Eva Aagaard, MD is the Carol B. and Jerome T. Loeb Professor of Medical Education, Senior Associate Dean and Associate Vice Chancellor for Medical Education and Professor of Medicine at Washington University. She serves in national leadership positions with the American Board of Internal Medicine, National Board of Medical Examiners and the Society of General Internal Medicine. She recently spearheaded the Gateway Curriculum renewal effort and has a history of excellence in medical education.
Alyssa Self: How did you choose your specialty?
Eva Aagaard: I went to medical school as a first-generation college student on my mom’s side, so my conception of a doctor was a family practice doctor. I went to Cornell for medical school and they did not have a department of family medicine. I was particularly drawn to Internal Medicine and Obstetrics and Gynecology (OBGYN). I loved delivering babies! Didn’t love the OR that much, and ended up having the OBGYN residents talk me out of doing it. That’s how I chose internal medicine. I really never thought of specializing because I love the generality of internal medicine, both in-patient and out-patient. I like the relationships of primary care and the ability to see somebody’s course of life, and disease and health over a long period of time gives me a huge amount of satisfaction. I have taken care of multiple generations of family members, especially females. I have always been interested in women’s health, that has been a focus for me.
Self: What were some pivotal moments that made a big difference in your journey?
Aagaard: The journey is about doing what you love. The first pivotal moment in my career was when I was a second-year resident and a chief resident told me that I did not get picked to be chief resident, and I was number seven (University of San Francisco [UCSF] had six chiefs at the time). This was a very shocking conversation because I never thought I would be in consideration. That was an interesting experience for me … the recommendation she made for me was to decide what I wanted to do to pursue my passion for teaching. She suggested I meet with people; this was horrifying as I am a natural introvert, it is hard for me to randomly meet with people, I had never had a mentor in my career! I ended up meeting with about 40 different people, and that process culminated in my pursuing a general medicine research fellowship focused on medical education. My career mentor was not there when I made that decision, but came shortly thereafter. Dr. David Irby taught me a ton about research, education, leadership. So that was a pivotal time for me.
Another pivotal time in my career was when I chose to leave academic medicine. I was an APD, young faculty, very happy at my job, but I was pregnant with my second child and we were taking care of my father-in-law who was battling lung cancer, I was commuting 3 hours at times, and I could not do it anymore. It was clear that my son was starting to manifest behaviors that many years later were found to be consistent with Asperger’s. Everybody told me that once you leave, you can never come back. And now we can say, that is a total fallacy! Eventually, 3 years later I came back to UCSF after my husband decided to become a stay-at-home dad. And that is a common theme in families who have a special-needs child. At that time, we decided that he would be the person who would be the home manager.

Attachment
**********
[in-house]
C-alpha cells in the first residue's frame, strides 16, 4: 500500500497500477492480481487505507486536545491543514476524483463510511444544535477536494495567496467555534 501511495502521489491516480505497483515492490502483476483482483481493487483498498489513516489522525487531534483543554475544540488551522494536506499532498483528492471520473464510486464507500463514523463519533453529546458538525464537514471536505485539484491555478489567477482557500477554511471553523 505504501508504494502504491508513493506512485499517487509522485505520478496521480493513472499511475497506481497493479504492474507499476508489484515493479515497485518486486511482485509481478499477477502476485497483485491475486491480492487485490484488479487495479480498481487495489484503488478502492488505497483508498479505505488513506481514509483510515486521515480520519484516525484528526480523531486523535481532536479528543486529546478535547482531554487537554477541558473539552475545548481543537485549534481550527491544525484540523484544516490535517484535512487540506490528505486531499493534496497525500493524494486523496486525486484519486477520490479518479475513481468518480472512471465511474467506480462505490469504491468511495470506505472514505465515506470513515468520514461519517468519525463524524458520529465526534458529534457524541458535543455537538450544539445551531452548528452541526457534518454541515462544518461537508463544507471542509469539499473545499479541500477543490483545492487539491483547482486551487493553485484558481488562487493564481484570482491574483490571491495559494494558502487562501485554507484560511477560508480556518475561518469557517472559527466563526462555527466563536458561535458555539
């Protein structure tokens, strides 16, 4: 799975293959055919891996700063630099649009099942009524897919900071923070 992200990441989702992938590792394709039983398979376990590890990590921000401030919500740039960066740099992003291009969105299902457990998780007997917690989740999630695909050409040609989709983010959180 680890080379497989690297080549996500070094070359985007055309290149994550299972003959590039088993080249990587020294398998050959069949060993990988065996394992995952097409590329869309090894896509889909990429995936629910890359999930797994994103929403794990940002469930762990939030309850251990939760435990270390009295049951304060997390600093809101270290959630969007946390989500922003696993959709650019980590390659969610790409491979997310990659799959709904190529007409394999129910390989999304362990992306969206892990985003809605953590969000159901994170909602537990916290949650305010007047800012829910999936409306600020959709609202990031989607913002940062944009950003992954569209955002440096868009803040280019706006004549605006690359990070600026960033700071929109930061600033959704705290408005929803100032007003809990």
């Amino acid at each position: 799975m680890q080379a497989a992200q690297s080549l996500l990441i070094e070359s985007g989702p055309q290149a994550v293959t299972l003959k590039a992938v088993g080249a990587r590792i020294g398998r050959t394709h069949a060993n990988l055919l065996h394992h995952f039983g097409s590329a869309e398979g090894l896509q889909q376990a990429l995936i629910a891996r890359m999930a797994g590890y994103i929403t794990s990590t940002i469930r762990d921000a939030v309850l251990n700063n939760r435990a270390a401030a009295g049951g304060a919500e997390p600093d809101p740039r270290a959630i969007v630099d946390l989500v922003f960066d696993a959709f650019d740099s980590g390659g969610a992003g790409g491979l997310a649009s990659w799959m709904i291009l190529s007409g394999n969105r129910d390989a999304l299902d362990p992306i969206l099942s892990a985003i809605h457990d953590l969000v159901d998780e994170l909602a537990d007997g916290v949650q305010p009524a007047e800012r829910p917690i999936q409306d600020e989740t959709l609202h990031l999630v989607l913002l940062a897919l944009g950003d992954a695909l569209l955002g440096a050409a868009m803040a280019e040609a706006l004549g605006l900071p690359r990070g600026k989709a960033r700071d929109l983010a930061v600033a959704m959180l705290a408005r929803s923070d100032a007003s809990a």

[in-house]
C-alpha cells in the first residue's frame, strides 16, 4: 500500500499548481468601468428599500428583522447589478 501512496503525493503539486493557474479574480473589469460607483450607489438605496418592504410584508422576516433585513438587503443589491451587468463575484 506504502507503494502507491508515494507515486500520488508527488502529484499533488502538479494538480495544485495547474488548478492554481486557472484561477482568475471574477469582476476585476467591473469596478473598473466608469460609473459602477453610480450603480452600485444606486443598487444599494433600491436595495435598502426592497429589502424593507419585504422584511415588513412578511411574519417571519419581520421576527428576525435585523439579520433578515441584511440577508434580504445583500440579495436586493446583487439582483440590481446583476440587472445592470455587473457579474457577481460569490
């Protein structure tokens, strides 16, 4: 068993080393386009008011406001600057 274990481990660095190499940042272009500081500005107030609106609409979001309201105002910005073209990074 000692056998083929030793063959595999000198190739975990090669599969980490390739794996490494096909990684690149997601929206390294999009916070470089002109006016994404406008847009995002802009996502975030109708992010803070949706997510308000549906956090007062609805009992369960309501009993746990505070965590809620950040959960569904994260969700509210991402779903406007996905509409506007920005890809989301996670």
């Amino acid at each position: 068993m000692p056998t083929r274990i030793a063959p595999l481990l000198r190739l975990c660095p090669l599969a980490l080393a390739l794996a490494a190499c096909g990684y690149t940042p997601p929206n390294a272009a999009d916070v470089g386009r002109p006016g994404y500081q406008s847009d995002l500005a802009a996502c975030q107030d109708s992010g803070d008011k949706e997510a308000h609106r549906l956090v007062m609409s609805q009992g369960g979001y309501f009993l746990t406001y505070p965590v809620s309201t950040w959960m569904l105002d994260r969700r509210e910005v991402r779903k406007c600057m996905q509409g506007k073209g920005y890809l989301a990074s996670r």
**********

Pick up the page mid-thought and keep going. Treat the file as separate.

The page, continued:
Then the next pivotal time was when I moved to University of Colorado (UC), difficult decision, again driven by personal circumstances. It was financially very hard to make ends meet. I was recruited as Vice Chair of Education and it was an interesting time for me as I had just finished treatment for my breast cancer. I was bald! It was hard because I had had a lot of support back at UCSF with my cancer diagnosis. It brought home to me the challenges of trying to manage family, home, money and work. I ended up applying and, for the benefits to my family, I made that decision to move. Great decision, because at that institution I had a lot of opportunities to do things, but since I was the most experienced person in education I did not have a lot of mentorship, and that really helped build my career as I got to do a lot of things on my own. Finally, for the first time ever, I made a move for my personal career growth where I wanted to unite that passion for underserved care with that for education and moved to Washington University.
Self: You alluded to this already. What brings you joy?
Aagaard: Patient care gives me a lot of joy. I really enjoy in-patient medicine for the team aspect of it, and primary care medicine for the personal relationships with patients. That is one thing that has changed since I have come here because I don’t have my own clinic, and it feels like a little bit of a loss. Teaching in the clinical setting brings me a lot of joy, that has always been my favorite form of teaching! I dislike lectures! I get asked to do that a lot now, but for me it is clinical medicine, clinical medicine, clinical medicine, then small group teaching or any kind of faculty development. That interaction piece gives me a lot of joy!